The original quaternion kalman filter written in Matlab can be found here or refer to Part 2.2.

For example, the code below translate the matlab statement commented out on top to C code. It is quite straight-forward. 
Unfortunately, C does not allow construction of matrix as easily as Matlab. Therefore, for matrix construction, I used the old stupid way---manually copying values into the float array. An example is shown below. Again, the comment at top shows the original Matlab code. 
An interesting problem occurred after I finished translating the whole algorithm. With the same input dummy data, the resultant quaternion calculated by STM32 is found to be different from that calculated by Matlab. After much investigation, I found out that the calculation result of floating point arithmetic by STM32 is wrong at values which are supposed to be 0. Instead, it gives me answer that is of the order 1e-8. Although it is fairly close to 0, but unfortunately, it is not acceptable in this case as other non-zero values are also of the same order. For example, as shown in the above figure, during calculation of matrix A, a coefficient dt*dt/4 is multiplied. Dt is the time between each sensor measurement. Since the sensor is measuring data at 1000hz, dt = 0.001. Therefore, matrix A's values are all extremely small. 

The reason behind this calculation error I believe is because IEEE 754 floating point can not actually represent some numbers exactly. For example 0.1 can not be represented exactly. I do not know any good method to solve this problem so I have adopted a very crude way.
I assume that value zero is only supposed to occur at first iteration of the kalman filter as matrix P and X are populated after the first iteration, that is they no longer contains 0. (Matrix P is the process noise covariance matrix, it is initialized as identity matrix while Matrix X is the state matrix, it is initialized as a unit quaternion [1 0 0 0]). With that assumption, I have added a flag indicating the first iteration. If that flag is true, corresponding values are manually set to 0. An example is shown in the figure below.

I am not sure whether this method actually solved the problem. Fortunately, the test result looks promising. If reader has an idea of how to solve this problem, please let me know by leaving a comment.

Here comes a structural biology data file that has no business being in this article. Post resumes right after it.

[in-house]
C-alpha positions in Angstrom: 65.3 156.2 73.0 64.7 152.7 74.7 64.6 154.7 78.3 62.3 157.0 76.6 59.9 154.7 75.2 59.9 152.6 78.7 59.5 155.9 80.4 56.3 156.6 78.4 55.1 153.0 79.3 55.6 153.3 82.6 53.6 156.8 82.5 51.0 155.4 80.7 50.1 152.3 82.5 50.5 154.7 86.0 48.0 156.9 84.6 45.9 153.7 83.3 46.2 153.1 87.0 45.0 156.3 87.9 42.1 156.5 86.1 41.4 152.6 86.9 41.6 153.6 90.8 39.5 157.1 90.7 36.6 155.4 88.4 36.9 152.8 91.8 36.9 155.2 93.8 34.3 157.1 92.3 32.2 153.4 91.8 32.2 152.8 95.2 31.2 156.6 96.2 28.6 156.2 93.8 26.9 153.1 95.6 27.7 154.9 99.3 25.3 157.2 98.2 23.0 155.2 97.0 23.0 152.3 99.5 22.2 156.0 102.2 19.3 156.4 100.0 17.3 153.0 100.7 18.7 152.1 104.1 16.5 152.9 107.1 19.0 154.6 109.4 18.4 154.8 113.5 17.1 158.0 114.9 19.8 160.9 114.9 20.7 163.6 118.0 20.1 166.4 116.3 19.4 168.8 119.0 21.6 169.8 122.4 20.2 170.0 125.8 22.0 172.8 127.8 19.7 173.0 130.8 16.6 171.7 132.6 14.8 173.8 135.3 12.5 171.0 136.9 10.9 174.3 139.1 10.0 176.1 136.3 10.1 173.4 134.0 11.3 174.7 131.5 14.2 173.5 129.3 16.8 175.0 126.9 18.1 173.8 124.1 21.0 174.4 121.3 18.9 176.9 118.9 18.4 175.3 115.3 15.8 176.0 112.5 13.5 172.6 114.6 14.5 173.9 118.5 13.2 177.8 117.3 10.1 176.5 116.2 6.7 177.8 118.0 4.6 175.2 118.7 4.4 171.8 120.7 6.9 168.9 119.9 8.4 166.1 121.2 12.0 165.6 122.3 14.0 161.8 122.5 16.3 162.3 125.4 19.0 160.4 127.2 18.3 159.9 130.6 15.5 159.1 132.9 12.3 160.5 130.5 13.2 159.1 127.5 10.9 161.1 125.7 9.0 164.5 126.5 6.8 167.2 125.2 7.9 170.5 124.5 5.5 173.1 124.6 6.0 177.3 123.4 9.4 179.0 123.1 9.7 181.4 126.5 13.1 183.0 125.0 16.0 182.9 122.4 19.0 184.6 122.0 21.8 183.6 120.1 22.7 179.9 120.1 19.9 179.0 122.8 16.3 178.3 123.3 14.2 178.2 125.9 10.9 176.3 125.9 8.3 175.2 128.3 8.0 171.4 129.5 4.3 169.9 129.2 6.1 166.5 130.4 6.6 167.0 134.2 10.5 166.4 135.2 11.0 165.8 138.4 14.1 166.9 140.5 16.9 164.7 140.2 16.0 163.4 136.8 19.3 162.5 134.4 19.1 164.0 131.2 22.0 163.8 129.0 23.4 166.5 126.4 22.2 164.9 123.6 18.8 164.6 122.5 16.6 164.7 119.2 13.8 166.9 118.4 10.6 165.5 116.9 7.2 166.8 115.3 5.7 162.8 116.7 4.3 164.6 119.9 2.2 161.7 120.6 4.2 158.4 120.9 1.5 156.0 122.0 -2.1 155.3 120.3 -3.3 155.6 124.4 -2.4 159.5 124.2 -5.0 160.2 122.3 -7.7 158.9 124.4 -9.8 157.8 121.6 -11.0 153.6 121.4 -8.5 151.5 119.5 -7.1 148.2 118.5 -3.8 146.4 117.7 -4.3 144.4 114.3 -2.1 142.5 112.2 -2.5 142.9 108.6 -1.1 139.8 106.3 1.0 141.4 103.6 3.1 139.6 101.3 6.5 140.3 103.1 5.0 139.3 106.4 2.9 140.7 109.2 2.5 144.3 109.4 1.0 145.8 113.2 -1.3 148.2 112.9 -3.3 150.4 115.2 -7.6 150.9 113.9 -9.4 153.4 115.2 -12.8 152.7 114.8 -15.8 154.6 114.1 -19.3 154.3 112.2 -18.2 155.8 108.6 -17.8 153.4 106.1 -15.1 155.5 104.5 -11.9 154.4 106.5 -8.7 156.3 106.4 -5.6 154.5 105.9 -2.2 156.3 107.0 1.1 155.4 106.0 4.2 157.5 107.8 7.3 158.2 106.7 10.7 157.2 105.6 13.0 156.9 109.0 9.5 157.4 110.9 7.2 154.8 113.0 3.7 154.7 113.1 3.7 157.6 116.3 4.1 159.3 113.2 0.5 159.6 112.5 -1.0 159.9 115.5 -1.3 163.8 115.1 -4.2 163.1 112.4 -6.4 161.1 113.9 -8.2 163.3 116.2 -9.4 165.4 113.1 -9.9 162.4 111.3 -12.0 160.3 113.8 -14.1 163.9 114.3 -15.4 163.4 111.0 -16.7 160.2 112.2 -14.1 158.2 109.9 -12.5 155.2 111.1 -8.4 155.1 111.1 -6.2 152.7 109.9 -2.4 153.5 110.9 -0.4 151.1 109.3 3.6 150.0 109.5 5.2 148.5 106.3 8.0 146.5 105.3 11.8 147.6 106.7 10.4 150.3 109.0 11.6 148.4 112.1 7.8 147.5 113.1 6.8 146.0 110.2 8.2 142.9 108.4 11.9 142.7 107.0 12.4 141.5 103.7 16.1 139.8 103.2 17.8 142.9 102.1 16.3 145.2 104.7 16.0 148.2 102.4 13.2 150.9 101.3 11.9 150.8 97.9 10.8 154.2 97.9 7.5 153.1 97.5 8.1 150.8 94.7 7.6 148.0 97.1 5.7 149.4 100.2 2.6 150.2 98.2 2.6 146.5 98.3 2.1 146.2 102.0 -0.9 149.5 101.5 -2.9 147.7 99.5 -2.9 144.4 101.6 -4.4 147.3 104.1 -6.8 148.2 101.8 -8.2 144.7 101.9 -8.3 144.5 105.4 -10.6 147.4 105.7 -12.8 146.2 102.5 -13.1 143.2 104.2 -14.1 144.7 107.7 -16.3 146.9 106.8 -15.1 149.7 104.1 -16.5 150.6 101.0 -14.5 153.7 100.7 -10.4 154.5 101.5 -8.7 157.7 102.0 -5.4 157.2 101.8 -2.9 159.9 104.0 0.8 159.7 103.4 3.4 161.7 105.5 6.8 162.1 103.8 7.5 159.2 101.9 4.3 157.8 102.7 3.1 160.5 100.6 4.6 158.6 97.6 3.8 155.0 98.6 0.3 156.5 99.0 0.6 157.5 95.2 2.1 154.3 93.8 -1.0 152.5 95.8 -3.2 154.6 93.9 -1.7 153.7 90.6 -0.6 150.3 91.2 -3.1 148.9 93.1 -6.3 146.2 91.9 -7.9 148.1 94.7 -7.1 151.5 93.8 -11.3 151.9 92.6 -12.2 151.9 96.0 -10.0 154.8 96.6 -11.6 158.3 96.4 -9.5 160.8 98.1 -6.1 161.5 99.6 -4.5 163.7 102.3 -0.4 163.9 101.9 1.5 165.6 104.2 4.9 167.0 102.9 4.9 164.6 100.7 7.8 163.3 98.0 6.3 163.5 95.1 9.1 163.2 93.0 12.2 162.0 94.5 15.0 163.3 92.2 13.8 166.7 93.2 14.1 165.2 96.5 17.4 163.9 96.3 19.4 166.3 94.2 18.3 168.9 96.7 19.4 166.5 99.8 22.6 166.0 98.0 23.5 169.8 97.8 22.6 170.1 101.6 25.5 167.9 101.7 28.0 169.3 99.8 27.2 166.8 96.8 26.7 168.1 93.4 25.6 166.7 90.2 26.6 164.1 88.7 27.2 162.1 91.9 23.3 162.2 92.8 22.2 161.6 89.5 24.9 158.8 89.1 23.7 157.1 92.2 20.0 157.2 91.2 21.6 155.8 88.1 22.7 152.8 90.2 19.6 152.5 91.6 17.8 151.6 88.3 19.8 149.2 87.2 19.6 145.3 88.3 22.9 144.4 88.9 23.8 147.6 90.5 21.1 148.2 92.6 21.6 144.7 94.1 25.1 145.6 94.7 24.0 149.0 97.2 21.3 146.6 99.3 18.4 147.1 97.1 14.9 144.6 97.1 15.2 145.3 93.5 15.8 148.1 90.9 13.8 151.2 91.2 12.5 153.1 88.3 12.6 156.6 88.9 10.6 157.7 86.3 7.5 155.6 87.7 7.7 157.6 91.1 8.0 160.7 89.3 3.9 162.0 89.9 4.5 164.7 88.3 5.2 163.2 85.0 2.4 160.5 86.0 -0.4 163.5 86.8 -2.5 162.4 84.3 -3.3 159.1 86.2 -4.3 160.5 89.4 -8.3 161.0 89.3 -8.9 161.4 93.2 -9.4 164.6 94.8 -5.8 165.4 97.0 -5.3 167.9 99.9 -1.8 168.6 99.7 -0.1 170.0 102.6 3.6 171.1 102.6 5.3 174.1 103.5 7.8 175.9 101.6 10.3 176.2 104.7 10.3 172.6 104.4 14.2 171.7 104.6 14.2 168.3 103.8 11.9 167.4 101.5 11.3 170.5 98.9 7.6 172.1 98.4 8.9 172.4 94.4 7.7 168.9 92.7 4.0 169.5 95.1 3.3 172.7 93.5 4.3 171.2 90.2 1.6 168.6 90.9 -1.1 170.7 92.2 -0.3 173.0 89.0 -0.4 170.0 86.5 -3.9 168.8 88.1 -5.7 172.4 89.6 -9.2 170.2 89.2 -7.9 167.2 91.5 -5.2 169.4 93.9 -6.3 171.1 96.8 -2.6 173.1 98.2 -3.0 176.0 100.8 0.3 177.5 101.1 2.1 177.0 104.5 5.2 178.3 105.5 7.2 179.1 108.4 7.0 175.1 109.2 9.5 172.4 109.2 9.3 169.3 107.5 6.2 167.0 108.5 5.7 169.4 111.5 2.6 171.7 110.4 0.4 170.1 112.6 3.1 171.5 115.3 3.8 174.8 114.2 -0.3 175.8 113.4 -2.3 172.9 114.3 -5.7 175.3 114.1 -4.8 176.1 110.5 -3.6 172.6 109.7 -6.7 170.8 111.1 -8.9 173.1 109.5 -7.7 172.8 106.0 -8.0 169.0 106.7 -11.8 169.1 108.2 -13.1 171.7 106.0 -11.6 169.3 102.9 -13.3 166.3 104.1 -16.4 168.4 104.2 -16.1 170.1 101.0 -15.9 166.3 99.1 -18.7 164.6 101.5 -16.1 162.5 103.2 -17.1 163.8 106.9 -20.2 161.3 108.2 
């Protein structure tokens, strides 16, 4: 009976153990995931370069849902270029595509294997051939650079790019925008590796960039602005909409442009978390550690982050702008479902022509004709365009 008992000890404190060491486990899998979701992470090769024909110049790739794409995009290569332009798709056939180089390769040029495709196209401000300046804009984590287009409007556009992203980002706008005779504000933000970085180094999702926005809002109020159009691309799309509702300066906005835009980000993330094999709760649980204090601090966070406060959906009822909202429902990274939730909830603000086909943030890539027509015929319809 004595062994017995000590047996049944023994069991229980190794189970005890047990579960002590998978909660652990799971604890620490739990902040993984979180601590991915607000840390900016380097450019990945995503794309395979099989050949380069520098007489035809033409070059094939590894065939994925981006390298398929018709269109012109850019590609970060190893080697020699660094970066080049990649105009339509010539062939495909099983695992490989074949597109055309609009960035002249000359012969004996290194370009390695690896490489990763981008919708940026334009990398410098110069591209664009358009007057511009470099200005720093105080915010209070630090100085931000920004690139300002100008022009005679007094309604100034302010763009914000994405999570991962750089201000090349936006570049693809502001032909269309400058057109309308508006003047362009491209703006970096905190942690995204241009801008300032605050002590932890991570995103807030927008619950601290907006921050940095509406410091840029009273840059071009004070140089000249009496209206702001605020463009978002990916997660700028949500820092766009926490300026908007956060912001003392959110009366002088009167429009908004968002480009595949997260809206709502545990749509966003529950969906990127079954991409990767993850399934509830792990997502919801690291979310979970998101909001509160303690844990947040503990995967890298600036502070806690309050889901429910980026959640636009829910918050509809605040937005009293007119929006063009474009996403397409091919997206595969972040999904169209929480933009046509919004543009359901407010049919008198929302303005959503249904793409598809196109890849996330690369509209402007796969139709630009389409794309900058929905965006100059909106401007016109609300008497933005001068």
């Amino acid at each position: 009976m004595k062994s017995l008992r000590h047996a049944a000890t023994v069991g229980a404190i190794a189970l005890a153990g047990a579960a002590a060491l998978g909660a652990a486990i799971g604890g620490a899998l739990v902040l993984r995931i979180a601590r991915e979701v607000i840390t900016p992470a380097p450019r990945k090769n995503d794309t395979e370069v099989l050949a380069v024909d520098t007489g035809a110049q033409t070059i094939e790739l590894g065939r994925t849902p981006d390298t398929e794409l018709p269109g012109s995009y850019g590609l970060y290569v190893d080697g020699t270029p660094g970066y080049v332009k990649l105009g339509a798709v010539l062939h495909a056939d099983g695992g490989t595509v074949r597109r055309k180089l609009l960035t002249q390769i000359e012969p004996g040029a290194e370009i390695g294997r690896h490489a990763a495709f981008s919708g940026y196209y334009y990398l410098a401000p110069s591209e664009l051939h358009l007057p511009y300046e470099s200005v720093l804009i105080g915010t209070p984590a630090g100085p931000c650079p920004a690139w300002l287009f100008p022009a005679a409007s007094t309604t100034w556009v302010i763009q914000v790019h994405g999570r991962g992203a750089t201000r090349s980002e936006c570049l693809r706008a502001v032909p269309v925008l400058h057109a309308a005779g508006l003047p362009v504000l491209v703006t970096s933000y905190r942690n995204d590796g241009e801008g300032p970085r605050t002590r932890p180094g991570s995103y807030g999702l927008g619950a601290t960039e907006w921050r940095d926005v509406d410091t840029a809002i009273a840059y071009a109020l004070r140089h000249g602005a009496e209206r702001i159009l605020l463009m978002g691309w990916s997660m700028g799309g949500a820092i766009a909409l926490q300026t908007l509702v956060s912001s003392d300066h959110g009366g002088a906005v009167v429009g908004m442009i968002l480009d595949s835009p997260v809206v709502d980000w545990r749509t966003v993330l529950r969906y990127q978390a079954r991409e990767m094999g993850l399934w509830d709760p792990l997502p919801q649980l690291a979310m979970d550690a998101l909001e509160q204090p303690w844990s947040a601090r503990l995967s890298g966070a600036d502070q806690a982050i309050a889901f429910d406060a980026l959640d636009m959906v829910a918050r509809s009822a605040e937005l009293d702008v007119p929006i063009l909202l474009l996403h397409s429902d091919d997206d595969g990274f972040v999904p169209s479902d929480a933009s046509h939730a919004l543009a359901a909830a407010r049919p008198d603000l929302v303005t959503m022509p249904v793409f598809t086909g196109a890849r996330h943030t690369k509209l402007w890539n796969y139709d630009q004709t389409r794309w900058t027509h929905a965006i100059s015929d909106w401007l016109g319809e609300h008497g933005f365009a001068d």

That is all for this post, the next post will explain how to get data from MPU9250 sensor module via interrupt.

Tuesday, 10 January 2017

Custom Flight Controller Part 2.4: Getting the Orientation --- Migrate to STM32

As mentioned in the previous posts, the Matlab simulation has several issues and can only track slow rotations. Therefore, during the December holiday, I have managed to migrate the whole algorithm to a proper microcontroller of STM32F4 series and obtained much better simulation result from there.

With the new method, the microcontroller gets the data from MPU9250 using interrupt, calculates the orientation and publishes the resultant quaternion to my laptop via USB serial communication. Processing was then used to collect the quaternion data and visualize the result for testing. As the calculation of Quaternion Kalman Filter is now done by MCU instead of by Matlab, it solved the problem in previous posts.

The development board I bought was NucleoF429ZI. As the name suggests, the microcontroller it equips is STM32F429 which runs at 180MHZ which should be more than enough for our flight controller simulation. It also features a 2M Flash and includes all the necessary peripherals that you could find on an Arduino.

The corresponding IDE I chose was IAR embedded workbench.Another useful tool I used was STM32CubeMX provided by ST. It provides a simple GUI tool for you to enable corresponding peripherals and auto generates initialization code. 
For this project, I need to enable I2C peripheral to interface with my MPU9250 sensor module from SeeedStudio as well as UART for serial communication with my laptop. The picture below shows the corresponding configuration inside CubeMX.
On the left side of the image, both I2C1 and USART3 are labelled green, showing that they are enabled. After which you can click project->generated code to generate initialization code for STM32. EWARM is selected as toolchain as I am using IAR embedded workbench as IDE. More detailed tutorials of how to use CubeMX can be found here
Completing code generating will give you a folder that look like this.

An extremely useful feature of using STM32CubeMX is that you don't have to configure anything, all the necessary drivers and files are already being grouped nicely into individual folders. Opening
 EWARM->project.eww led me straight into IAR workspace as shown in the figure below.
main.c has already included the initialization code for I2C and UART as well as other necessary system initialization. The next step is to change the project language from c by default to C++ as I am writing OOP. It could be easily changed by right-clicking project name, select options->c/c++  compiler and select c++ under language 1 as shown in the figure below.
The next step is re-write all the code that I used previously into IAR workspace. My complete code could be found in my Github. Future posts will cover the code in more detail as well. 

Wednesday, 16 November 2016

Custom Flight Controller Part 2.3: Getting the Orientation --- The Matlab Simulation

This post records down the steps that I did to achieve the final matlab simulation as well as discusses limitations of this method and suggests future improvements.